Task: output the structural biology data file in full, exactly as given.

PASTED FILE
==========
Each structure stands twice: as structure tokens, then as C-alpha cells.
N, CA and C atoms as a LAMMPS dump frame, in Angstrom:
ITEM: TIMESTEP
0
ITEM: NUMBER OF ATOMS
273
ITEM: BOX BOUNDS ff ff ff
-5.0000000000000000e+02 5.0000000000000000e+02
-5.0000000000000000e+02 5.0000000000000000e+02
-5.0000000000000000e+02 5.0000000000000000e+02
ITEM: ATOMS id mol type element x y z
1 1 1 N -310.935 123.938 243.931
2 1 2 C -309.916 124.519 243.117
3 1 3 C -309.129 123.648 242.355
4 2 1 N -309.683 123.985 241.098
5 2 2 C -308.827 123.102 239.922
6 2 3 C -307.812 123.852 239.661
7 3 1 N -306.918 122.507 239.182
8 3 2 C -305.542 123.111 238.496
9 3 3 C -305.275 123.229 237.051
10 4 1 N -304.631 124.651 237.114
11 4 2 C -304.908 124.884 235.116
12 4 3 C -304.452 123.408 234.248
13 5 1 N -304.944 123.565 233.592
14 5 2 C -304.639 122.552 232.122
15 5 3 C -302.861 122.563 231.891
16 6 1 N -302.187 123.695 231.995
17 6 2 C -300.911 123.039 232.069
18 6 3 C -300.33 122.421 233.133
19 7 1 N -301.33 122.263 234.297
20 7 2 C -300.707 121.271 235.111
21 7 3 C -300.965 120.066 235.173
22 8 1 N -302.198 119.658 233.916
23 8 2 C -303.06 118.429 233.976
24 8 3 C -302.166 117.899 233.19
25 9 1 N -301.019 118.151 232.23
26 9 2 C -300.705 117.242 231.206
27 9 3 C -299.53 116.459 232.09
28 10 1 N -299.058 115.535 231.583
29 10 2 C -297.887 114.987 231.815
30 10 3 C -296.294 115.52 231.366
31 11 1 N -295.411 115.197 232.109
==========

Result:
Each structure stands twice: as structure tokens, then as C-alpha cells.
N, CA and C atoms as a LAMMPS dump frame, in Angstrom:
ITEM: TIMESTEP
0
ITEM: NUMBER OF ATOMS
273
ITEM: BOX BOUNDS ff ff ff
-5.0000000000000000e+02 5.0000000000000000e+02
-5.0000000000000000e+02 5.0000000000000000e+02
-5.0000000000000000e+02 5.0000000000000000e+02
ITEM: ATOMS id mol type element x y z
1 1 1 N -310.935 123.938 243.931
2 1 2 C -309.916 124.519 243.117
3 1 3 C -309.129 123.648 242.355
4 2 1 N -309.683 123.985 241.098
5 2 2 C -308.827 123.102 239.922
6 2 3 C -307.812 123.852 239.661
7 3 1 N -306.918 122.507 239.182
8 3 2 C -305.542 123.111 238.496
9 3 3 C -305.275 123.229 237.051
10 4 1 N -304.631 124.651 237.114
11 4 2 C -304.908 124.884 235.116
12 4 3 C -304.452 123.408 234.248
13 5 1 N -304.944 123.565 233.592
14 5 2 C -304.639 122.552 232.122
15 5 3 C -302.861 122.563 231.891
16 6 1 N -302.187 123.695 231.995
17 6 2 C -300.911 123.039 232.069
18 6 3 C -300.33 122.421 233.133
19 7 1 N -301.33 122.263 234.297
20 7 2 C -300.707 121.271 235.111
21 7 3 C -300.965 120.066 235.173
22 8 1 N -302.198 119.658 233.916
23 8 2 C -303.06 118.429 233.976
24 8 3 C -302.166 117.899 233.19
25 9 1 N -301.019 118.151 232.23
26 9 2 C -300.705 117.242 231.206
27 9 3 C -299.53 116.459 232.09
28 10 1 N -299.058 115.535 231.583
29 10 2 C -297.887 114.987 231.815
30 10 3 C -296.294 115.52 231.366
31 11 1 N -295.411 115.197 232.109